Kickstands are one of the most basic storage options and are a great way to keep your recreational road bike upright in your garage. Serious road cyclists typically forgo the kickstand to save weight. However, bike tourers may find them useful for parking a fully loaded bike.
Floor stands are like the bike rack you used in grade school; basically a long metal bar with vertical slats, only configured to hold one bike, not a bunch. They are ideal if you have the floor space because they're so simple. They are great for garages or even front hallways. You just pop in your front or back wheel and you’re done.
Freestanding racks are like coat racks for bikes and are ideal for garages or places where you can’t mount a rack on the walls. These are often designed to hold two bikes, sometimes more, and are easy to relocate for cleaning, rearranging your garage or changing apartments or houses.
Gravity stands are designed to lean against a flat section of wall and use the weight of your bike to stabilize the setup. They don't require drilling the wall. Usually they can hold two bikes.
Wall mounts are best for people who have limited space and want to get their bikes off the floor. These versatile racks offer the most variety in the market. Choices include a simple hook; a hook and tray; hinges; or horizontal wall mounts. Mountain bikes are a bit hard to store via the top tube since it is aggressively angled, but some wall-mount racks have arms that move up and down to accommodate your bike’s specific geometry.
There are lots of designer options for the in-apartment artwork look. These can either store your bikes vertically by one wheel so you can line them up in a row, or horizontally by the top tube—and some even have integrated lights to help illuminate your ride, much like track lighting for a painting.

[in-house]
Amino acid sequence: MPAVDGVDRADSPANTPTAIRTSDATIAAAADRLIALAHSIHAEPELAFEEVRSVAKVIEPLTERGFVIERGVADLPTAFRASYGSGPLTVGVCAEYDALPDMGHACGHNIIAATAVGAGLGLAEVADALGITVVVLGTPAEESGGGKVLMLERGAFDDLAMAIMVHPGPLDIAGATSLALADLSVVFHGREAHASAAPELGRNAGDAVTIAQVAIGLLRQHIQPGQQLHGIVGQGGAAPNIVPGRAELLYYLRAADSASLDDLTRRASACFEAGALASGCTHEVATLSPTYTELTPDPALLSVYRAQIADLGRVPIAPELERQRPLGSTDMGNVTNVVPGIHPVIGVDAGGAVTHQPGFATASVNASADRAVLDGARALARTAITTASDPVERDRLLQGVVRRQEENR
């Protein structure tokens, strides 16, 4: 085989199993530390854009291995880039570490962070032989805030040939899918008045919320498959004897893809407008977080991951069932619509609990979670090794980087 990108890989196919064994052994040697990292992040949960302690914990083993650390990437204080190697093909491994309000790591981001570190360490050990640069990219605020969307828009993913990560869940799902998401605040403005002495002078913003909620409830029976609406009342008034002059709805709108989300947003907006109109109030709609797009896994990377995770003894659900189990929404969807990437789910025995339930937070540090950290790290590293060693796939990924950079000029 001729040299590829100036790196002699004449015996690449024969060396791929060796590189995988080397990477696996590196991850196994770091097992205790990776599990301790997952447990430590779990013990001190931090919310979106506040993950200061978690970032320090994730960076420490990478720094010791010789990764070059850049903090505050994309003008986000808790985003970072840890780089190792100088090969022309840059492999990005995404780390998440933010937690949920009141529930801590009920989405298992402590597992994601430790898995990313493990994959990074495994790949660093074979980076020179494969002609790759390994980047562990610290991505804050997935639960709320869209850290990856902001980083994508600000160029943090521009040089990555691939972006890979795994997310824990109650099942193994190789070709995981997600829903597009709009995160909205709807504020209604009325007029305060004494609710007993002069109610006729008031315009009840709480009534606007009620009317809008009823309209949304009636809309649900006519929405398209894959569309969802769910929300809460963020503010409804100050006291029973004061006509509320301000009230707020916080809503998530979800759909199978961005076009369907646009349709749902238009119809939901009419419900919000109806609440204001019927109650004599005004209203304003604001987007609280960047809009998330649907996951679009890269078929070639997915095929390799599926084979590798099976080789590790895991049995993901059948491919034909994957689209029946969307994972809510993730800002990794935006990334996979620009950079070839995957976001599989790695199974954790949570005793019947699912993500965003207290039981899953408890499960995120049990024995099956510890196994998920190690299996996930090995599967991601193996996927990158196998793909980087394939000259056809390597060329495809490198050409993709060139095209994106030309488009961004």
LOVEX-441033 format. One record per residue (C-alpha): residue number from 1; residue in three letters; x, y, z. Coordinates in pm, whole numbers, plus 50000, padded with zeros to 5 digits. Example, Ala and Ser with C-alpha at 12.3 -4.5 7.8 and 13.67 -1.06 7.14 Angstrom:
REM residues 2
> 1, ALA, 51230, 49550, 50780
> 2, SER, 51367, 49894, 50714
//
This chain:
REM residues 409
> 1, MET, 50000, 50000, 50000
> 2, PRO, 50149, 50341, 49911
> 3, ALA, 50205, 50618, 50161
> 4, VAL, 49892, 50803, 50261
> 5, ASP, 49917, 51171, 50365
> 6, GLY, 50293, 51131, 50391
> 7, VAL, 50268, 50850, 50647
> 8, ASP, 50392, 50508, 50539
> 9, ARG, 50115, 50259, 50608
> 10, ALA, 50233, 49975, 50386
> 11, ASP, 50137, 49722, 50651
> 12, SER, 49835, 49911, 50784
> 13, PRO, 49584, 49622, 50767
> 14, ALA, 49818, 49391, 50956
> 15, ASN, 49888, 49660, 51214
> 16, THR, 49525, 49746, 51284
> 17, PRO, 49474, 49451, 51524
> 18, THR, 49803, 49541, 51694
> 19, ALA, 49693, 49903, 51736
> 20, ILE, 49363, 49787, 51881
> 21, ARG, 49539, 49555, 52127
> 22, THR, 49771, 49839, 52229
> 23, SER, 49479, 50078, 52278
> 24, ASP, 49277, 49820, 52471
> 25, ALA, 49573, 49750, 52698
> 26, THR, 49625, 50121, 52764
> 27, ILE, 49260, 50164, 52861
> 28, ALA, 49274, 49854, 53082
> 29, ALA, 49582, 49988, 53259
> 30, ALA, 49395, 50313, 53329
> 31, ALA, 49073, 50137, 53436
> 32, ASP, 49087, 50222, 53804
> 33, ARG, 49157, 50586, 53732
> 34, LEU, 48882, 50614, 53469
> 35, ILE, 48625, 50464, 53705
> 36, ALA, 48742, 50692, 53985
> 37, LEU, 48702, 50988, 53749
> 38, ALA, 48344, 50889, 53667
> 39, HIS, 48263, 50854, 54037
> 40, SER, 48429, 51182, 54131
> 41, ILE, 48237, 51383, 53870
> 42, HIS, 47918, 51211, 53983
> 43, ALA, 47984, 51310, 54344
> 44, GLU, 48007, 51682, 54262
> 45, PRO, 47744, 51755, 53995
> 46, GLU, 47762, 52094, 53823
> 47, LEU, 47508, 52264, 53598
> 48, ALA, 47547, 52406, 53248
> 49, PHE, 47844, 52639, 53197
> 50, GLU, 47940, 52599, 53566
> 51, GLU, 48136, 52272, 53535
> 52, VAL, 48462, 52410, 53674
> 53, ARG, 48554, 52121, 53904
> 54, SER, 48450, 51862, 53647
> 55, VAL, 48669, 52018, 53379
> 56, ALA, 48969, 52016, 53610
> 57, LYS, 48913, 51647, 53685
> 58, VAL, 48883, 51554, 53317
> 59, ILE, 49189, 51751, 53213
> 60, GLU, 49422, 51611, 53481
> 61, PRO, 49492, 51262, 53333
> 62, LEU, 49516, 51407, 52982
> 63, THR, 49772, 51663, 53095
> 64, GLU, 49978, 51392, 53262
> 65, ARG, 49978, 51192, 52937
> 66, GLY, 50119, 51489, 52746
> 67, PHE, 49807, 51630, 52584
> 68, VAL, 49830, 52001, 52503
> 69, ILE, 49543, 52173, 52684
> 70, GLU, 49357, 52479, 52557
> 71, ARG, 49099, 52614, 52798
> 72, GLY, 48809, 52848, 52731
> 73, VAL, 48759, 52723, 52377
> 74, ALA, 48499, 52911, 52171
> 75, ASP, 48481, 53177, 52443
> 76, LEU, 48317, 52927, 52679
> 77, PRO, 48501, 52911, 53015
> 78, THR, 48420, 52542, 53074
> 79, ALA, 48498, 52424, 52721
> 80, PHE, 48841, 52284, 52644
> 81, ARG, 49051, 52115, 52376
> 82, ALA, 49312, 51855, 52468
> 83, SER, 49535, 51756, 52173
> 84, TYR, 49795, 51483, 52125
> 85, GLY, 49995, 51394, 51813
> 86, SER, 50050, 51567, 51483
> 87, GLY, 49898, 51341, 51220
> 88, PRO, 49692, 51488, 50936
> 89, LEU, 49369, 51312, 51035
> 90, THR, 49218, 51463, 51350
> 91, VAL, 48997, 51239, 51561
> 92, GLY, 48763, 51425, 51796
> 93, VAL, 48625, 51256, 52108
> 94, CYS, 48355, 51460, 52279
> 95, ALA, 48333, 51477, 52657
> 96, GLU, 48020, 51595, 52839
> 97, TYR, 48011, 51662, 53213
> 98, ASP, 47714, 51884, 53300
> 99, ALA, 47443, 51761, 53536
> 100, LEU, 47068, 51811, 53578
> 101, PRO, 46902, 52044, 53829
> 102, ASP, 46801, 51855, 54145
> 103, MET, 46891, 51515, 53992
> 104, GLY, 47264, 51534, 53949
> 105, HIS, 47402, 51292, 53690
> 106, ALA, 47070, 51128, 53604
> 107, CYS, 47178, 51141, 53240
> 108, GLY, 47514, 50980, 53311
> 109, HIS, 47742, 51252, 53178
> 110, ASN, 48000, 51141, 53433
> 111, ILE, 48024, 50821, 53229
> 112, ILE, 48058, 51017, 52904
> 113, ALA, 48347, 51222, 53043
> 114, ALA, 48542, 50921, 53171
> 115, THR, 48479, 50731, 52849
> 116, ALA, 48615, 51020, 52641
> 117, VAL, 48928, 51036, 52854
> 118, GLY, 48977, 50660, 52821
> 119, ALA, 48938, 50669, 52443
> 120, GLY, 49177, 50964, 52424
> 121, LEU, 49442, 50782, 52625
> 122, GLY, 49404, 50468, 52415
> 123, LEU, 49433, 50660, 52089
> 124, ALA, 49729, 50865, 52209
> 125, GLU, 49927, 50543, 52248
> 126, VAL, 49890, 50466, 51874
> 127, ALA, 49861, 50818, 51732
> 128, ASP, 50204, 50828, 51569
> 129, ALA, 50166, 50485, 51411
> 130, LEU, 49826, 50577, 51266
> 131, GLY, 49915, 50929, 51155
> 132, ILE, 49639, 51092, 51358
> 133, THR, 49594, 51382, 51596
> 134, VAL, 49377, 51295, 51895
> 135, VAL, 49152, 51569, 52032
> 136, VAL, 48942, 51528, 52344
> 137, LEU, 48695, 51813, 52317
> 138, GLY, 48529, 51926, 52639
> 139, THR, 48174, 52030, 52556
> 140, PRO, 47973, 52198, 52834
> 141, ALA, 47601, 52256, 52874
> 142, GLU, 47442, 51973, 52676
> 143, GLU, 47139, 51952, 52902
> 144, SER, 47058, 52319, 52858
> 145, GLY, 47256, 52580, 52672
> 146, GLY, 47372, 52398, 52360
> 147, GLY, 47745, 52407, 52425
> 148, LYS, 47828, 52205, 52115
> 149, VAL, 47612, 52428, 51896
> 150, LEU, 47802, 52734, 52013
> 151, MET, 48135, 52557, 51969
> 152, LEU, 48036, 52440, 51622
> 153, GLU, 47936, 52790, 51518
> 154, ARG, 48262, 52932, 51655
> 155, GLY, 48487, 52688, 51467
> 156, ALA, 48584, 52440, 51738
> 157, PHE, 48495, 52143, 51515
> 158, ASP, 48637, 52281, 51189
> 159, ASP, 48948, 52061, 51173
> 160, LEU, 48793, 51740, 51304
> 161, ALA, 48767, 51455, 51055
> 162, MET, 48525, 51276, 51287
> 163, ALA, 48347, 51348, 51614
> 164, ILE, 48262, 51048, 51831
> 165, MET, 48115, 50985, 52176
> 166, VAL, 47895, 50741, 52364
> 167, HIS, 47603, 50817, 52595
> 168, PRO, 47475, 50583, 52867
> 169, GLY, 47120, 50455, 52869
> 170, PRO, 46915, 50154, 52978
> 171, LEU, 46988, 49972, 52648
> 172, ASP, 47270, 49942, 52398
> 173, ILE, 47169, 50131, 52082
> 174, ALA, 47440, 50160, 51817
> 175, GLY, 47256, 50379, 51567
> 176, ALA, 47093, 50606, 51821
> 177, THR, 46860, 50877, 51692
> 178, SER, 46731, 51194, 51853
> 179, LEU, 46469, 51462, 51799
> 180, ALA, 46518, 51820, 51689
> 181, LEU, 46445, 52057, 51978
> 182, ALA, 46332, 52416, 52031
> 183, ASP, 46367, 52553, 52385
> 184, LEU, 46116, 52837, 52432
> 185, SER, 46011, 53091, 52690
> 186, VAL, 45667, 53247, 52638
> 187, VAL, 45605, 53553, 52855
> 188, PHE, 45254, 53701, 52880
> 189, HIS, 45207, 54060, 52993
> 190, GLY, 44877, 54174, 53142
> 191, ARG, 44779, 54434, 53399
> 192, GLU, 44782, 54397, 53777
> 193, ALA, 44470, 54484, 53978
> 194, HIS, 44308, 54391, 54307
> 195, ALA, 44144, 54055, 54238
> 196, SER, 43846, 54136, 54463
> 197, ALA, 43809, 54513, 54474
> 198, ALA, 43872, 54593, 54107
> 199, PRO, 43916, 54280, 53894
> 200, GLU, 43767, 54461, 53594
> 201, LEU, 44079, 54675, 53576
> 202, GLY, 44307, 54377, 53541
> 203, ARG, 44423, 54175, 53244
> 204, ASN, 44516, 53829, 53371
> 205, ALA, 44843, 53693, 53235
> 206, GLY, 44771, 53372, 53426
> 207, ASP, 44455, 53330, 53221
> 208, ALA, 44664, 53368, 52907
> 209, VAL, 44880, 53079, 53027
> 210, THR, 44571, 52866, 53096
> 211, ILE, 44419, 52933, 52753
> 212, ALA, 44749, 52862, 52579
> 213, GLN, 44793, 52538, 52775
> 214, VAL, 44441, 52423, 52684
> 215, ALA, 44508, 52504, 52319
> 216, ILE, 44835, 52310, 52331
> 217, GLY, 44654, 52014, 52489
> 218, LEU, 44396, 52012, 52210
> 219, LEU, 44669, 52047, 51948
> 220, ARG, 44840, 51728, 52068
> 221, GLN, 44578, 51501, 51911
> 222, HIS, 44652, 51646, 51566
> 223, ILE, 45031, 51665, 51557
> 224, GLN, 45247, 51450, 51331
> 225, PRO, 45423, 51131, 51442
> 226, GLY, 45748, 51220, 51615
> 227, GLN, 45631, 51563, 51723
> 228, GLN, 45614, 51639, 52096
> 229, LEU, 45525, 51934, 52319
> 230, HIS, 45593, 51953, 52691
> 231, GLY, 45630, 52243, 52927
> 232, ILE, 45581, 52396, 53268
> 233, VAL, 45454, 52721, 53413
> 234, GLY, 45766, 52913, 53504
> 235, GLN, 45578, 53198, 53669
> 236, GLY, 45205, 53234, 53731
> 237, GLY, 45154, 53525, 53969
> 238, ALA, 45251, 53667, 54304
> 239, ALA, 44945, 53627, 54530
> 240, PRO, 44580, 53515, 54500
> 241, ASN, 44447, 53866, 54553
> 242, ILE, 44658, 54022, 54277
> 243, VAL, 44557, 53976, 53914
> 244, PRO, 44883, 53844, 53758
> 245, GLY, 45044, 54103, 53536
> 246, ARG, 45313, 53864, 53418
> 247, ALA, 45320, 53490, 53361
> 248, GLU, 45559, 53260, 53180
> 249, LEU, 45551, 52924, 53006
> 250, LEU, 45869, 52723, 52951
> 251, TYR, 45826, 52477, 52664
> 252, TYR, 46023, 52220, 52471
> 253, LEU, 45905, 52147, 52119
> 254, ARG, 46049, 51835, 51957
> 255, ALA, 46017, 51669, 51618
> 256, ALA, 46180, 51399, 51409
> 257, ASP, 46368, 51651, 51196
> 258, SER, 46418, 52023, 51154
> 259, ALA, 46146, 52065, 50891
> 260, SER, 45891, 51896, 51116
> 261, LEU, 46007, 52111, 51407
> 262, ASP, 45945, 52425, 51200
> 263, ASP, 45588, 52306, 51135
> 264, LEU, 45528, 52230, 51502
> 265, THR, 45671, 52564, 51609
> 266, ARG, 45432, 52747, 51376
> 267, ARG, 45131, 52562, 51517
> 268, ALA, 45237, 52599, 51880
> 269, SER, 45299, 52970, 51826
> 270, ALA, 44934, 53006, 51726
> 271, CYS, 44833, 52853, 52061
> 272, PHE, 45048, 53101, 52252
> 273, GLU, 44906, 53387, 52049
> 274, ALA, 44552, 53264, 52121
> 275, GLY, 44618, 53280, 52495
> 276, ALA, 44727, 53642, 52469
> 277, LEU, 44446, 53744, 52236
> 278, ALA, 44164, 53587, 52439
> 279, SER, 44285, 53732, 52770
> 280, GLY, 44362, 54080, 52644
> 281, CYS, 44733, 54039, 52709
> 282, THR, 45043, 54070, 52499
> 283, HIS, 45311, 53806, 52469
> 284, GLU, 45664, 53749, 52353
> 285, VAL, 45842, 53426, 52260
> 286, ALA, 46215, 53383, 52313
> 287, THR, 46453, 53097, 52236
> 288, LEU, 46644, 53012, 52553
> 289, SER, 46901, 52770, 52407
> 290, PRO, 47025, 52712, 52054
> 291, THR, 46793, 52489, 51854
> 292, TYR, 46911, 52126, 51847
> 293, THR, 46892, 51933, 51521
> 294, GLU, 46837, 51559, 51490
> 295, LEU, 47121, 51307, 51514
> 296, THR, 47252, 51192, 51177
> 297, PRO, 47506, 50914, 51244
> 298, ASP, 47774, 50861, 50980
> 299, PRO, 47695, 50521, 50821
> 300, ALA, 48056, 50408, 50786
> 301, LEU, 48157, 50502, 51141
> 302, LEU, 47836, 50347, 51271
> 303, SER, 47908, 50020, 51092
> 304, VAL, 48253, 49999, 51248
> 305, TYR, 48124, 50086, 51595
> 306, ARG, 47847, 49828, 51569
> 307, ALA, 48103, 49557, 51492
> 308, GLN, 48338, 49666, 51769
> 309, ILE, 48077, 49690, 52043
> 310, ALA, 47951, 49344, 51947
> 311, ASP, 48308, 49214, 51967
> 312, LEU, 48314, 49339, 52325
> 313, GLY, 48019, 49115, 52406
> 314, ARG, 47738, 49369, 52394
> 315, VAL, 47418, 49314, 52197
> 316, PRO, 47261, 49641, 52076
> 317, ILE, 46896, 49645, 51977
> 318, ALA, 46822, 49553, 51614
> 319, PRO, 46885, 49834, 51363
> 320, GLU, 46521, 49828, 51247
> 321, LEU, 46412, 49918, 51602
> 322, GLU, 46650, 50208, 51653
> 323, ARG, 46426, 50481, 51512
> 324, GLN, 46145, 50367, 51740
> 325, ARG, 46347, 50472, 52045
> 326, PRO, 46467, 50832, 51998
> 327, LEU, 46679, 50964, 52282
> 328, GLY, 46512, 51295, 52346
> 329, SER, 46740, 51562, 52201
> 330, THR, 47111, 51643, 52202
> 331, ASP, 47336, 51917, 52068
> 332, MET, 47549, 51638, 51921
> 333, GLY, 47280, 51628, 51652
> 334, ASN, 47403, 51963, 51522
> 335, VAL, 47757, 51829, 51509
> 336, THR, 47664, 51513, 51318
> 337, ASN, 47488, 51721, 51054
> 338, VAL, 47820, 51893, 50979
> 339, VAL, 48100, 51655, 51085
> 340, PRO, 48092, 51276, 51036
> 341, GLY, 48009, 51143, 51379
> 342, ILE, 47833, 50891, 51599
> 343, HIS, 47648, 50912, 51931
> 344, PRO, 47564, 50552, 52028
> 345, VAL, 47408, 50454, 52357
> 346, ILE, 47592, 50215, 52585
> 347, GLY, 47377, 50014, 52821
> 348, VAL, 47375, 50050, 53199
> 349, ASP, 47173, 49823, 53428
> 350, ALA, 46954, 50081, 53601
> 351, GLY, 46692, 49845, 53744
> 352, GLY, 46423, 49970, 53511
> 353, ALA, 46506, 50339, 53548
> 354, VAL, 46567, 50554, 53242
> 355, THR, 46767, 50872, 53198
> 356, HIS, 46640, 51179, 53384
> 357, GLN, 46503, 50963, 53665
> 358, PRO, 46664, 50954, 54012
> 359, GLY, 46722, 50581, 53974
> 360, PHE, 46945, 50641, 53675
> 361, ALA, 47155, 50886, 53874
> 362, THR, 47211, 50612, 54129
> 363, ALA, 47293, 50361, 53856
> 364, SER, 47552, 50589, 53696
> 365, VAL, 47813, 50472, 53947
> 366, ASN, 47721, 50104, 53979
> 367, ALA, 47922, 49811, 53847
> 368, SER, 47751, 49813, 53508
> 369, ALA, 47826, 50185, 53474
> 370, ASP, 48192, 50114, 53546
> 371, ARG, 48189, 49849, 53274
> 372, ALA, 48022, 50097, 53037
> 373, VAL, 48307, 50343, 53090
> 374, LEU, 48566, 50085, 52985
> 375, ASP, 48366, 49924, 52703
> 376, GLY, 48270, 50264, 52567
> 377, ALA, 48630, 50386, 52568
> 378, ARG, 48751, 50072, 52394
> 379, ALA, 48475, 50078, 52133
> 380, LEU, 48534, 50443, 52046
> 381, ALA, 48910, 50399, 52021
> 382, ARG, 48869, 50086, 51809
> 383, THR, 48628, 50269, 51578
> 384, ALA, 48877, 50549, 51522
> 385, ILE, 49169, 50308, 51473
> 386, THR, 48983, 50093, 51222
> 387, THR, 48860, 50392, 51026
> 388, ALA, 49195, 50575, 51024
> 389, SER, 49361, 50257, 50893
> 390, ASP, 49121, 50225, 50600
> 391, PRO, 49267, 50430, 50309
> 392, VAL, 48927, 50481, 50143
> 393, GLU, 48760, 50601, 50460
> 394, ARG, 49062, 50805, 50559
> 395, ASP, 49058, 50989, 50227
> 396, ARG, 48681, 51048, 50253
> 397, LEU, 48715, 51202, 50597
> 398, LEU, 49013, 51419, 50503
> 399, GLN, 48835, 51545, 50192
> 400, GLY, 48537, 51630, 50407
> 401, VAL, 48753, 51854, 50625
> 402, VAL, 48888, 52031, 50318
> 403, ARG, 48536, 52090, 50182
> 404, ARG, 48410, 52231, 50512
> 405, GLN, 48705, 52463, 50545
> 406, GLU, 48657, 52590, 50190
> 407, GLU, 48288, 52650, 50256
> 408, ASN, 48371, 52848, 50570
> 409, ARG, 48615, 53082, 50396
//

If you hang your bike flat against the wall like a piece of art, it takes up more wall space, but it's much lower profile than having the wheels sticking out into the room.
Ceiling mounts are a great option for garage or gear rooms if you have multiple bikes. These easy-to-set-up storage racks take up unused space at the top of a garage and get bikes out of the way. The only real challenge is if your bike is too heavy for you to lift, or if the ceiling is so high that you need a ladder. If you are using the ceiling rack for off-season storage, these are not insurmountable issues; just enlist a friend or family member to help.
For everyday use, make sure that the bike hangs down far enough that you can safely grab it by the frame to take it down. If you have multiple bikes and are hanging them by the wheels, you can alternate front and rear wheel hanging so the handlebars don’t get in the way of each other.
Hoist bike storage is a nice alternative to the standard ceiling rack, and ideal for high ceilings when you can’t easily reach your bike on a standard hook or mount. Hoists raise your bike up and out of the way so you can free up space in your garage, loft or walk-in closet. They involve efficient pulley systems that assist you in lifting and lowering your bikes. Before you start shopping, measure your ceiling height; some only accommodate heights up to 12 feet.
Types of Bike Travel Cases